Wlliam Gilmore Simms
The History of South Carolina, From Its First European Discovery to Its Erection into a Republic >> Chapter XXV >> Page 272

image of pageExplore Inside

Page 272

History | S. Babcock & Co. | 1840
The advance of the British to the Eutaws, did not
result on their part in any increase of vigor or activity.
Its command had devolved upon a major Doyle, during
the illness of colonel Stewart, who was suffering from a
wound received at Eutaw. This officer , took post at
Fludd's plantation, three miles above Nelson's ferry.
His army, recruited from the British and loyalist forces
in Charlestown, was still more than two thousand men,
not including a body of three hundred, stationed at Fair-
lawn, under major McArthur. This force, so superior to
that of Greene, gave to the enemy the undivided command
of the country to the south of the Santee and Congaree,
and westward to the Edisto.
But this superiority was not of long continuance.
The diligence of Greene and his officers, and the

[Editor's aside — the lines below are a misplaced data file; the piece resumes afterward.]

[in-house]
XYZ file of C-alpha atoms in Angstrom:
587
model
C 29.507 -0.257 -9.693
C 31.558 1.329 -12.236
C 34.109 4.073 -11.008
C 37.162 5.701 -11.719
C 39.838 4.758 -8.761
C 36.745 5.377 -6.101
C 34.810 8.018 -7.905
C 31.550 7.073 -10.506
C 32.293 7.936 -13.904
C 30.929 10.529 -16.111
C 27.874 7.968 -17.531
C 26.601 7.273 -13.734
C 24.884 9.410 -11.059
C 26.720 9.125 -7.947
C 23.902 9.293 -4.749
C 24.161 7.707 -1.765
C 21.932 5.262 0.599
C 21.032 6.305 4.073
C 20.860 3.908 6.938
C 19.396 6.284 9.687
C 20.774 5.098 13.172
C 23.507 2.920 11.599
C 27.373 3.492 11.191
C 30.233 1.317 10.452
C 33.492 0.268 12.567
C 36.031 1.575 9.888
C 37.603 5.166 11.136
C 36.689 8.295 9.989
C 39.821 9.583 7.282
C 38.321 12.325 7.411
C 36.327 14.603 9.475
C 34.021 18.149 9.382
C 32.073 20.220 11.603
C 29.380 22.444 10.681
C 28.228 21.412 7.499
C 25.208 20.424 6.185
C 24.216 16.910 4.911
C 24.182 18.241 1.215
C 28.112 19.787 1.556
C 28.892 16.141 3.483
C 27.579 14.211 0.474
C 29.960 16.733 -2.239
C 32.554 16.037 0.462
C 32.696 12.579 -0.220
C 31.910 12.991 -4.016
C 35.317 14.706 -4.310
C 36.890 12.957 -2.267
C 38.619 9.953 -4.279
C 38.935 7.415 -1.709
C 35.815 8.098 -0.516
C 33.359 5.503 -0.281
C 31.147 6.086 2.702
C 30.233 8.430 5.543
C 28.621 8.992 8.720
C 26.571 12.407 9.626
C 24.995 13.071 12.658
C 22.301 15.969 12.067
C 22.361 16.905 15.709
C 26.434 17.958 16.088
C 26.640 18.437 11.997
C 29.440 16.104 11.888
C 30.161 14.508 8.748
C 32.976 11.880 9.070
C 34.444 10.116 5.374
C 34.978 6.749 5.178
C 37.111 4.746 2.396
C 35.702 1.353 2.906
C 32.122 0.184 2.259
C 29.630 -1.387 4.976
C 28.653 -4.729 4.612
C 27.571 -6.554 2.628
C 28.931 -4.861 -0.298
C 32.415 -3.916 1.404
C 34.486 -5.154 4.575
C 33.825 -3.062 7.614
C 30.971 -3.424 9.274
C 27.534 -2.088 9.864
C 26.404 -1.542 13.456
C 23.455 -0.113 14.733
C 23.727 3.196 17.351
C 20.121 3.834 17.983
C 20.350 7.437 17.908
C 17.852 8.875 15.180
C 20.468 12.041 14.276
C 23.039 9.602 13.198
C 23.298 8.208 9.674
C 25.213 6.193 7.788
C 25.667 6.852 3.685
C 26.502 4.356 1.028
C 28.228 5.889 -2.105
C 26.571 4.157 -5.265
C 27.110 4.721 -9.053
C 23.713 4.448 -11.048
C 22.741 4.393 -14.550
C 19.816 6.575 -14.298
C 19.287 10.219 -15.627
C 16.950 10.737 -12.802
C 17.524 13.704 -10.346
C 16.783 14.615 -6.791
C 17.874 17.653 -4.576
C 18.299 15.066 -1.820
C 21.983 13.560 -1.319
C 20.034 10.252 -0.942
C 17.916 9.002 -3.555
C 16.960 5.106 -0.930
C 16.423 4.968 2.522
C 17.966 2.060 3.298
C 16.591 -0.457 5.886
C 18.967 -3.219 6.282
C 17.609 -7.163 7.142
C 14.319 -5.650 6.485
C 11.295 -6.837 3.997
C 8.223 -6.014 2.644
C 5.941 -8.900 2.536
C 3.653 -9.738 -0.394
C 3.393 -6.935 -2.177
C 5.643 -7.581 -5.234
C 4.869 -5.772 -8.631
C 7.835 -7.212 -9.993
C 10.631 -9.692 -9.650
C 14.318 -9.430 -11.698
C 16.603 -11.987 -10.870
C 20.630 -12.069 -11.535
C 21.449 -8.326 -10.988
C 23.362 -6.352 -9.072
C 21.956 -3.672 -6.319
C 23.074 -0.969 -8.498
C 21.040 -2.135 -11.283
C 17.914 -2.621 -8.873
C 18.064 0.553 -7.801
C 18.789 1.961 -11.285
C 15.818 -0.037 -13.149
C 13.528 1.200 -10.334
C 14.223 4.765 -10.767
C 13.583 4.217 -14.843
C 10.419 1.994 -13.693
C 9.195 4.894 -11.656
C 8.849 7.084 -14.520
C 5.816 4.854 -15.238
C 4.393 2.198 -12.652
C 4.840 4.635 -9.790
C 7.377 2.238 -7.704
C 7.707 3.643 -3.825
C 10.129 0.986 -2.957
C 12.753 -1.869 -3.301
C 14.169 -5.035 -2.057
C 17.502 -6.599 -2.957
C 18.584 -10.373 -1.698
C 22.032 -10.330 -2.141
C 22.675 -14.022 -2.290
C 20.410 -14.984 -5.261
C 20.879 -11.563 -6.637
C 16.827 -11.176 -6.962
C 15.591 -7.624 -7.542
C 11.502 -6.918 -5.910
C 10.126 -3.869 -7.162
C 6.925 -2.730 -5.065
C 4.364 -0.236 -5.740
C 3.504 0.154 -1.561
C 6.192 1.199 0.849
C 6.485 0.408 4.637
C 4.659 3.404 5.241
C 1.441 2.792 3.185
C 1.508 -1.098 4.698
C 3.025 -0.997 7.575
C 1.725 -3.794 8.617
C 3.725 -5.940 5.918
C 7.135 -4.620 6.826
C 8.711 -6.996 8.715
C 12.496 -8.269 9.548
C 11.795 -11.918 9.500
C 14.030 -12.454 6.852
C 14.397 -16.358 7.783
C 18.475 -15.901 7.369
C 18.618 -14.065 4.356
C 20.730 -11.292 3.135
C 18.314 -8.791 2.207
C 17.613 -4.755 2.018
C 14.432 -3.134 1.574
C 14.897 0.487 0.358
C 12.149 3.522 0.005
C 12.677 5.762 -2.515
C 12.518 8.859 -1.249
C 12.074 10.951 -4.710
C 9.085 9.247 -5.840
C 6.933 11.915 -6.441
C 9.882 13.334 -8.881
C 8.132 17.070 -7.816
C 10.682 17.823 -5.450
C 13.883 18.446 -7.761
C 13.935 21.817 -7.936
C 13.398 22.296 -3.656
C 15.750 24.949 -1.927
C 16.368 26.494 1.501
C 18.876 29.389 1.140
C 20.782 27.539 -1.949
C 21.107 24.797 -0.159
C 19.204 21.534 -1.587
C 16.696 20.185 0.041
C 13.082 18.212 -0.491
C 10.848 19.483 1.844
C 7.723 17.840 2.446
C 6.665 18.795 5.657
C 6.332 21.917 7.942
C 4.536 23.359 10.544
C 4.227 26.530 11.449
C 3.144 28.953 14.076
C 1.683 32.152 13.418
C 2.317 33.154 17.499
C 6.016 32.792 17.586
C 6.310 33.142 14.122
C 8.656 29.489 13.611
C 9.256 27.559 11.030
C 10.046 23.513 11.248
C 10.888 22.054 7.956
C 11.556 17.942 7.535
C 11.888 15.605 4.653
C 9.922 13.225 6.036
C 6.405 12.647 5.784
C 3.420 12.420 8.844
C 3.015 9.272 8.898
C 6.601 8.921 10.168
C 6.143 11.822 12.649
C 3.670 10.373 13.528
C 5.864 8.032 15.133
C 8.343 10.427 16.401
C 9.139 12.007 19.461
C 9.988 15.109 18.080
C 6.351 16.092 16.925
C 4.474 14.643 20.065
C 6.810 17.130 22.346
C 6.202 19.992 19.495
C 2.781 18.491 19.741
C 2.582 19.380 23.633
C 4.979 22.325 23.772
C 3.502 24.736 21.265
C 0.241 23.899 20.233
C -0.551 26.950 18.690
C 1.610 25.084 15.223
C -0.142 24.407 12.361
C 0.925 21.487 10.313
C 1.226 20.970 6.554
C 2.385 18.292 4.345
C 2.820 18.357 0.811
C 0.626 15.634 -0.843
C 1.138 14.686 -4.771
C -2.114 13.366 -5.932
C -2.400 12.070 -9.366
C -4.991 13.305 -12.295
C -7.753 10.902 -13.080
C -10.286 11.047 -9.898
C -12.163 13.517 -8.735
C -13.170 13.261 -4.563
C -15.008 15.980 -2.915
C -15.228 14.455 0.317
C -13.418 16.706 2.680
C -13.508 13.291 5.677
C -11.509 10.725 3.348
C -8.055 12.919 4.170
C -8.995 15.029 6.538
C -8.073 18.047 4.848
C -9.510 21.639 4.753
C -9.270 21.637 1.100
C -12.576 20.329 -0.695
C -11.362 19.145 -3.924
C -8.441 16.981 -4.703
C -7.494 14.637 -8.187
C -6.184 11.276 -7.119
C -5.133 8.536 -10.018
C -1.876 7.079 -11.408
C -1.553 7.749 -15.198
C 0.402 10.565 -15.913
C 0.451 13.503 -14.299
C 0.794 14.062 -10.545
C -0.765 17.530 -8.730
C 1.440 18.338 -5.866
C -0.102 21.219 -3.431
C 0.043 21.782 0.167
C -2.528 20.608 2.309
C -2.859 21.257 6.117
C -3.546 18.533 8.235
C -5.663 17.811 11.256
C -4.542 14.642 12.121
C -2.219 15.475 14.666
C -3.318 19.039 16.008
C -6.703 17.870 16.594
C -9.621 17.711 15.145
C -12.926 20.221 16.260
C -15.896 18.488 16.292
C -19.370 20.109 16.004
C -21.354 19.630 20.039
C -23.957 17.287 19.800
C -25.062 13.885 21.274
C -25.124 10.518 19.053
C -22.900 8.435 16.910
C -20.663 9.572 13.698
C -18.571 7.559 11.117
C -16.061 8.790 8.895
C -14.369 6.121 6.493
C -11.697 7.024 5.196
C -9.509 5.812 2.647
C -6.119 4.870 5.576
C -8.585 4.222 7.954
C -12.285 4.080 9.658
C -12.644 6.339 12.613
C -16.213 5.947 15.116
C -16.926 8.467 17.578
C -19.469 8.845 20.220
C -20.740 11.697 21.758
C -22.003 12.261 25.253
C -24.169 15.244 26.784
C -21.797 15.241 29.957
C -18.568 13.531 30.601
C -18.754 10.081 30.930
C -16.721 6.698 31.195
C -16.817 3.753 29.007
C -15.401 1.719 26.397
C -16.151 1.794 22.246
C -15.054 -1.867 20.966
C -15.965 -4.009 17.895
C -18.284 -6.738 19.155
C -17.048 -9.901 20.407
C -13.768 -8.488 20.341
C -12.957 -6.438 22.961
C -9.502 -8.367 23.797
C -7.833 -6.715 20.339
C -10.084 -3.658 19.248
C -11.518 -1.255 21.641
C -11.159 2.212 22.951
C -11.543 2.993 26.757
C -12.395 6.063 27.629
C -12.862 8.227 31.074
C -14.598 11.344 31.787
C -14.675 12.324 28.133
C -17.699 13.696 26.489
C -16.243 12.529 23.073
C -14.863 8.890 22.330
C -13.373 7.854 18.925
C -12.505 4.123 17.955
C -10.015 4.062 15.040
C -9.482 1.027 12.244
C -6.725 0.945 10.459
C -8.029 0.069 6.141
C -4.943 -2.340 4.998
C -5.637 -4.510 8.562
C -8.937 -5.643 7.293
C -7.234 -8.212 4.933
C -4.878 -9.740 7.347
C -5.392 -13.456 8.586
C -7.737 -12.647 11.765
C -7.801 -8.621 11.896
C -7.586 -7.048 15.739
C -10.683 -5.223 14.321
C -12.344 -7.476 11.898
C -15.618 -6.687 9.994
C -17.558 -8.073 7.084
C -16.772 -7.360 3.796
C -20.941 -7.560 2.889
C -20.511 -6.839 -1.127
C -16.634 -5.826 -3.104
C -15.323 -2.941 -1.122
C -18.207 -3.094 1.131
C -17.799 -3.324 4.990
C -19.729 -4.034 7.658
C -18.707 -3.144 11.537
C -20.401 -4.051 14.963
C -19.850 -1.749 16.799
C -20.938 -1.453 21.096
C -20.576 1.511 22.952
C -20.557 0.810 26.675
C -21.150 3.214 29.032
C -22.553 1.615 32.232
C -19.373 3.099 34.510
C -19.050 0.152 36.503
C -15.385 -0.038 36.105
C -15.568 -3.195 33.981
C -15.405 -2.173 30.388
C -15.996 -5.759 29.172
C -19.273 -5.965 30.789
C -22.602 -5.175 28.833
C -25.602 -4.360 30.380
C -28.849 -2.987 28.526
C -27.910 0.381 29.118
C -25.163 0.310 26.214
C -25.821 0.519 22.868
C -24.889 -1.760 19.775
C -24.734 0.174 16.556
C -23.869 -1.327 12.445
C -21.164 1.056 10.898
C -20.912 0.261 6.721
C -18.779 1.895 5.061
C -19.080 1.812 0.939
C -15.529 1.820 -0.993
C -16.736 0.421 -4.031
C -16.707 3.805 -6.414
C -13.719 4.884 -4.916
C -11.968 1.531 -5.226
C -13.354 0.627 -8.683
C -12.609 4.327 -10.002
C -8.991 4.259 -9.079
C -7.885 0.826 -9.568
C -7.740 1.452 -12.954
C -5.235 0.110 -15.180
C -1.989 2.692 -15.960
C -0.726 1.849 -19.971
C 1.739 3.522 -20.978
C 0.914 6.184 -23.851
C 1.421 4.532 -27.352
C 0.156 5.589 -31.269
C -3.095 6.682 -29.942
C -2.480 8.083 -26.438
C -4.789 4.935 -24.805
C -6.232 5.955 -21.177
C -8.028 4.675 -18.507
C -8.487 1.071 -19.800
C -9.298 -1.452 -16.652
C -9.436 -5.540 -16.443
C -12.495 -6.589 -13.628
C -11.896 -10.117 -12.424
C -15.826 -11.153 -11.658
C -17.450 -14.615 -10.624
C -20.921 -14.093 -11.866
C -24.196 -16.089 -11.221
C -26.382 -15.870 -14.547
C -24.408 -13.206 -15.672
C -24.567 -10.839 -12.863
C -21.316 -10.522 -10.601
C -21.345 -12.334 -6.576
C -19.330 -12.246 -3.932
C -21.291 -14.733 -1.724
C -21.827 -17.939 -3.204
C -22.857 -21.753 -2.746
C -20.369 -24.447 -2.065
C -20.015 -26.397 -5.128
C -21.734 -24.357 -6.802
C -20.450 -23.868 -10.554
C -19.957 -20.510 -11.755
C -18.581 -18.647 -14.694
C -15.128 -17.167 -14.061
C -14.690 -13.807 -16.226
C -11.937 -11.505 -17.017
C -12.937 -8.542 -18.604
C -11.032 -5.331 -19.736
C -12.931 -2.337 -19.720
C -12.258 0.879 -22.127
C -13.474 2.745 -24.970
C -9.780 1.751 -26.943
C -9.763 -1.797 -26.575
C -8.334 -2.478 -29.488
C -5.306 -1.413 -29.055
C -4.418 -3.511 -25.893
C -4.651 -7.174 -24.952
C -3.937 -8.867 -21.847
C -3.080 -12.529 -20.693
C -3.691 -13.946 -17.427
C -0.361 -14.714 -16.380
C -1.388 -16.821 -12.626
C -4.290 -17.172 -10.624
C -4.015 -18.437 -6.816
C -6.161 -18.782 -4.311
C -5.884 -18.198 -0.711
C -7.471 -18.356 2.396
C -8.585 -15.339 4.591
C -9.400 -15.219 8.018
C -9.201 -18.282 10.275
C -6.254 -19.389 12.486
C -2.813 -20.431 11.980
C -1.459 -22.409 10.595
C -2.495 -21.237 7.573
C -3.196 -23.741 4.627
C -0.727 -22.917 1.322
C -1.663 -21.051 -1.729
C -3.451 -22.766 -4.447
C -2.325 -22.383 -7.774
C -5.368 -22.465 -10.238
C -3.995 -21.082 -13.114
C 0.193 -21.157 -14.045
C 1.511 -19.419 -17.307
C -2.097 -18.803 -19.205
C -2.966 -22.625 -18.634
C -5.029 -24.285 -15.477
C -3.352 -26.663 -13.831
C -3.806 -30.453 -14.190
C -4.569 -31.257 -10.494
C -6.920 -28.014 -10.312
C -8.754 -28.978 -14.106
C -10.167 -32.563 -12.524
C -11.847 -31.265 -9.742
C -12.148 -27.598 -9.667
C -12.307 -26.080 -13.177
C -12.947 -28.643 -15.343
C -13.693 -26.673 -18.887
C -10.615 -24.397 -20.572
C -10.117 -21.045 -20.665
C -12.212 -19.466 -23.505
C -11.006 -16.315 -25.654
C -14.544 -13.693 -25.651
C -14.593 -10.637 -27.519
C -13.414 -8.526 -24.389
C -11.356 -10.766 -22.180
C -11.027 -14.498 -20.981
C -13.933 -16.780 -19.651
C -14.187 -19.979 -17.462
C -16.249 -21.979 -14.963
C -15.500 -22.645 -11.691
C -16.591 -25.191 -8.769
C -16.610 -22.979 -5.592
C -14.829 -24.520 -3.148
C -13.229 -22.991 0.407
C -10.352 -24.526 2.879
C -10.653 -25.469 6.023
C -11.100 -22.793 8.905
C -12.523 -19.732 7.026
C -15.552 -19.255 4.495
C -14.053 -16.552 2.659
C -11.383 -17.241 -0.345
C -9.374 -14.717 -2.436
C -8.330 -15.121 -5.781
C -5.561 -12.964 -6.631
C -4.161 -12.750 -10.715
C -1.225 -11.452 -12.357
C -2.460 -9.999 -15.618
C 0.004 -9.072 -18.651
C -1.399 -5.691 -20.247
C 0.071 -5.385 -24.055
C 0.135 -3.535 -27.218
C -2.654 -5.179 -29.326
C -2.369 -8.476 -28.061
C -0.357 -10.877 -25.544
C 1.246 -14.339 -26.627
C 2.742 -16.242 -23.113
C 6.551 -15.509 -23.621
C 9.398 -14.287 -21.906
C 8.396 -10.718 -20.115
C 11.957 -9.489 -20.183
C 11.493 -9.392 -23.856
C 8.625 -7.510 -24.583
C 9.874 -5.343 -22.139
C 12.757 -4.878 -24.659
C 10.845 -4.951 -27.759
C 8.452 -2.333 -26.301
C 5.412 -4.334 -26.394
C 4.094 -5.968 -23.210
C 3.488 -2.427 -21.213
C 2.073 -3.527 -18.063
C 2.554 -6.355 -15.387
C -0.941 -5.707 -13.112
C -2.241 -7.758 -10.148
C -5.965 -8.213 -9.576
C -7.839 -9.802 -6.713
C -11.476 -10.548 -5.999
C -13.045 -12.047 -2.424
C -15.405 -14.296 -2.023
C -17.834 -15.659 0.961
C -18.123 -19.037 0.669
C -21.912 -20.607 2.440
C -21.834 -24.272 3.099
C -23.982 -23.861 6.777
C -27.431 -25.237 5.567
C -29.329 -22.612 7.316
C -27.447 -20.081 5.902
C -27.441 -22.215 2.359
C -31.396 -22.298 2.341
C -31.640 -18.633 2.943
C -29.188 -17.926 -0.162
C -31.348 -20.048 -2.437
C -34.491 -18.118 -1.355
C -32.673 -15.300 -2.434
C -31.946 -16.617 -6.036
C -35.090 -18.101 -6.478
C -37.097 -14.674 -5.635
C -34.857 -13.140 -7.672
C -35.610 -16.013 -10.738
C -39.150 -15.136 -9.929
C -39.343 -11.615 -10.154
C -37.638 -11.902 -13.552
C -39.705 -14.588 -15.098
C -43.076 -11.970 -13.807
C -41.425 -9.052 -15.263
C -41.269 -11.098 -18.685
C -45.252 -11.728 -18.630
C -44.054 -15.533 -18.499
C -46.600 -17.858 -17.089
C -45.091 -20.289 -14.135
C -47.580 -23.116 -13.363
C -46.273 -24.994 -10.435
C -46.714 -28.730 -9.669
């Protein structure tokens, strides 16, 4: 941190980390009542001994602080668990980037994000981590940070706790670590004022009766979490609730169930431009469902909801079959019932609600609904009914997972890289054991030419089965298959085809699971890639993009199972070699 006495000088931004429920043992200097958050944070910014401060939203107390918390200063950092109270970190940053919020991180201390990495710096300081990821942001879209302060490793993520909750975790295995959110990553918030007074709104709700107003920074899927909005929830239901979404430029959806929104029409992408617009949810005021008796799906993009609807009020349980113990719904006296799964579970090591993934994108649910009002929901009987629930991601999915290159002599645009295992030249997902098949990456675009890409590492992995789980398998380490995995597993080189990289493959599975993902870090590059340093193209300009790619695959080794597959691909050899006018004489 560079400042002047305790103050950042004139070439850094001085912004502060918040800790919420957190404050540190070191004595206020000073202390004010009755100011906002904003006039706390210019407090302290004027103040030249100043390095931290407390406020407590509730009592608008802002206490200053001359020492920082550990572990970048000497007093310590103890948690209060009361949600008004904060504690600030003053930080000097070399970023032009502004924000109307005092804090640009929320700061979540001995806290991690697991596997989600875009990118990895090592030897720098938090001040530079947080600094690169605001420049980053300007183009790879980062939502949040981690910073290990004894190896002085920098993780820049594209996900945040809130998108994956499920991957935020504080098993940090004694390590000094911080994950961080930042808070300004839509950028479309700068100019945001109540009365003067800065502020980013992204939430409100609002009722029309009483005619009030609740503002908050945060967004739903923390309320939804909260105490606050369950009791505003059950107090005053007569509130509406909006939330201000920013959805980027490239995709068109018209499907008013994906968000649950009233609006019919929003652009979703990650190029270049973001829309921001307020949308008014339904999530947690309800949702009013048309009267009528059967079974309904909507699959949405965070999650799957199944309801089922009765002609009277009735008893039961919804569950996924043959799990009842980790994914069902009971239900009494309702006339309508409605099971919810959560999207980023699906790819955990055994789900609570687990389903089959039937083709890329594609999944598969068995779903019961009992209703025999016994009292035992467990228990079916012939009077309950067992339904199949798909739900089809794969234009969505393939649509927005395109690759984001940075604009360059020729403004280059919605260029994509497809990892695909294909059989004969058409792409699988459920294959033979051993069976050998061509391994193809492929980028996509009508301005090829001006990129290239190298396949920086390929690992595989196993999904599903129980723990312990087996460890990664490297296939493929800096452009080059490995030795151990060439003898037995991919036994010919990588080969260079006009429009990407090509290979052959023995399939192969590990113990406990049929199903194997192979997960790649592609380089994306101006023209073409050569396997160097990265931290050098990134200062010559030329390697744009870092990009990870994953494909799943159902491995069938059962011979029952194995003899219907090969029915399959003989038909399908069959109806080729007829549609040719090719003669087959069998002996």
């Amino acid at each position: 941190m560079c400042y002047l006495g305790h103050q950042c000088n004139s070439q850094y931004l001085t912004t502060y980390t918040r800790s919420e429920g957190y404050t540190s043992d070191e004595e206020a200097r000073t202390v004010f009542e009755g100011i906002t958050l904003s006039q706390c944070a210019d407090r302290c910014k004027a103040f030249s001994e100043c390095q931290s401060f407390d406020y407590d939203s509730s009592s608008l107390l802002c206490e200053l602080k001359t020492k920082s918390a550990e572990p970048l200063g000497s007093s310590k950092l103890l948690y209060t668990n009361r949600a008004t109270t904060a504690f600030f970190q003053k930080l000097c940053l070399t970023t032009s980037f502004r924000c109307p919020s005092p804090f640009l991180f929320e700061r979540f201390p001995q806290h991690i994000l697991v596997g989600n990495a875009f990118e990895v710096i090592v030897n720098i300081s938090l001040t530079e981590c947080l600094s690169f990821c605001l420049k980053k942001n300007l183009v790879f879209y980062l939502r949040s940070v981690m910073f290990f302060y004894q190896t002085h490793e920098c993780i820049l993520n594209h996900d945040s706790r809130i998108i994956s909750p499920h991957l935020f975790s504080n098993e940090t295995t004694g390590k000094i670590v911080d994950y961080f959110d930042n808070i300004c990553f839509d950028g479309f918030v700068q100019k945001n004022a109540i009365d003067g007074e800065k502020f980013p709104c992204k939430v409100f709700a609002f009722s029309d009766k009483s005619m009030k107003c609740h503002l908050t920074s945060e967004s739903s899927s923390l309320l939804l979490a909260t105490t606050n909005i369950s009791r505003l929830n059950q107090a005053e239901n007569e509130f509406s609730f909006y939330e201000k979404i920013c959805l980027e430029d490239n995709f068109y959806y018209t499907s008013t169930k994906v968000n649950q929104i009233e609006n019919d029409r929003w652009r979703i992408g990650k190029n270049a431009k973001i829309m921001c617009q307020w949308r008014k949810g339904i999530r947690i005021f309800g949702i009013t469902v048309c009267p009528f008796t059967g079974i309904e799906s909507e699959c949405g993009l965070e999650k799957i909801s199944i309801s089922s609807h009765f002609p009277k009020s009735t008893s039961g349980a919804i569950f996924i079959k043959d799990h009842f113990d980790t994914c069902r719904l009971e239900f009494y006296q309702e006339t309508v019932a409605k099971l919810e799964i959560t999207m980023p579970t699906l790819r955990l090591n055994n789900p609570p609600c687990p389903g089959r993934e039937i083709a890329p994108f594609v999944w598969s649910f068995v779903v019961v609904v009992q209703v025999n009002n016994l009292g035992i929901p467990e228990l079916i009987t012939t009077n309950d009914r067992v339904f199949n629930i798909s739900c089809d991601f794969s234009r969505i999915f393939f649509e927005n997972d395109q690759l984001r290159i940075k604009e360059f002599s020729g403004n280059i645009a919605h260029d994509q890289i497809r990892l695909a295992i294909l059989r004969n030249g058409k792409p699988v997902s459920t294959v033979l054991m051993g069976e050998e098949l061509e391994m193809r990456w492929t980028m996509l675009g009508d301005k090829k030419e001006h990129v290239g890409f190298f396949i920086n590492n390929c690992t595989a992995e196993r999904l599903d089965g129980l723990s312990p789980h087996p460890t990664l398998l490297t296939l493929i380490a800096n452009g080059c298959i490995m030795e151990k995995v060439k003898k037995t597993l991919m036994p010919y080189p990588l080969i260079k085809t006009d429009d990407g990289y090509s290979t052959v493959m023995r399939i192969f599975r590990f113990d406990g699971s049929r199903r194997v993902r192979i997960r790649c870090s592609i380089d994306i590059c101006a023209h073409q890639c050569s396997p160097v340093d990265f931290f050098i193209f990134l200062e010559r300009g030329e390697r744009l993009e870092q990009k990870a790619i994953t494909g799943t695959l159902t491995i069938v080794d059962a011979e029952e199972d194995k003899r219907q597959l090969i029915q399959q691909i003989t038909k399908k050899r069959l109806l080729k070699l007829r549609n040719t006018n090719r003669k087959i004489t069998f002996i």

patriotism of the soldiers, served to sustain them in
their position, amidst every form of privation and suffer-
ing, and gradually to restore their strength. The army
was recruited by colonels Shelby and Sevier, with five
hundred men, and the infantry received an accession
of one hundred and sixty recruits from North Caro-
lina. The artillery destroyed in the battle of Eutaw,
had been replaced from Virginia ; the wounded survi-
vors had been recovered, and the cavalry, that most
essential part of an army in a level and thinly settled
country, was rapidly accumulating under the several
commands of Sumter, Marion, Horry, Mayhem and
others. In two months from the battle of Eutaw, the
American general was in a capacity to act. Marion,
having under him Sevier, Shelby, Horry and Mayhem,
with their respective divisions, was ordered to operate